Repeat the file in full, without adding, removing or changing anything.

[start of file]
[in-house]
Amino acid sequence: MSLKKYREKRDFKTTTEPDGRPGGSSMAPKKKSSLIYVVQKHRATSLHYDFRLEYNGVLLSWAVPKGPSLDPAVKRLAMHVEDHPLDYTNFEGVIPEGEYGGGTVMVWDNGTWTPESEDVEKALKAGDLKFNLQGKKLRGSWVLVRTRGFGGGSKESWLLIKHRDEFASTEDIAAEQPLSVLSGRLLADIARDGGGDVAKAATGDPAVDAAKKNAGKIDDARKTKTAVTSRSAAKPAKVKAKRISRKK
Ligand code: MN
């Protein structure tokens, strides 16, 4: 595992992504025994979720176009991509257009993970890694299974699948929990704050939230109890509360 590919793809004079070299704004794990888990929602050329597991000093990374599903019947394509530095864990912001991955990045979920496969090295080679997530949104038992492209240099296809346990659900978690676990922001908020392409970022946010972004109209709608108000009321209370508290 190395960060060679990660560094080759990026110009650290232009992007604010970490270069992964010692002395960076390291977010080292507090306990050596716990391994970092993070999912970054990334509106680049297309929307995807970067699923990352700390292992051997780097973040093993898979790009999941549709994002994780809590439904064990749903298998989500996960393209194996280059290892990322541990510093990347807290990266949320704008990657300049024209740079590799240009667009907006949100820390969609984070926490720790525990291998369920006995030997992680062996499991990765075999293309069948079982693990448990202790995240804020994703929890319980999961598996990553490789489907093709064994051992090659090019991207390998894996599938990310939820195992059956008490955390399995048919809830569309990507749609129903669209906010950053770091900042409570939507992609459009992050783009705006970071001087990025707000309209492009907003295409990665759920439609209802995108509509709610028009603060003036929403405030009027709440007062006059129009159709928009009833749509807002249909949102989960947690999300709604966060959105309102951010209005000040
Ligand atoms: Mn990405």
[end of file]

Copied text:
[in-house]
Amino acid sequence: MSLKKYREKRDFKTTTEPDGRPGGSSMAPKKKSSLIYVVQKHRATSLHYDFRLEYNGVLLSWAVPKGPSLDPAVKRLAMHVEDHPLDYTNFEGVIPEGEYGGGTVMVWDNGTWTPESEDVEKALKAGDLKFNLQGKKLRGSWVLVRTRGFGGGSKESWLLIKHRDEFASTEDIAAEQPLSVLSGRLLADIARDGGGDVAKAATGDPAVDAAKKNAGKIDDARKTKTAVTSRSAAKPAKVKAKRISRKK
Ligand code: MN
């Protein structure tokens, strides 16, 4: 595992992504025994979720176009991509257009993970890694299974699948929990704050939230109890509360 590919793809004079070299704004794990888990929602050329597991000093990374599903019947394509530095864990912001991955990045979920496969090295080679997530949104038992492209240099296809346990659900978690676990922001908020392409970022946010972004109209709608108000009321209370508290 190395960060060679990660560094080759990026110009650290232009992007604010970490270069992964010692002395960076390291977010080292507090306990050596716990391994970092993070999912970054990334509106680049297309929307995807970067699923990352700390292992051997780097973040093993898979790009999941549709994002994780809590439904064990749903298998989500996960393209194996280059290892990322541990510093990347807290990266949320704008990657300049024209740079590799240009667009907006949100820390969609984070926490720790525990291998369920006995030997992680062996499991990765075999293309069948079982693990448990202790995240804020994703929890319980999961598996990553490789489907093709064994051992090659090019991207390998894996599938990310939820195992059956008490955390399995048919809830569309990507749609129903669209906010950053770091900042409570939507992609459009992050783009705006970071001087990025707000309209492009907003295409990665759920439609209802995108509509709610028009603060003036929403405030009027709440007062006059129009159709928009009833749509807002249909949102989960947690999300709604966060959105309102951010209005000040
Ligand atoms: Mn990405």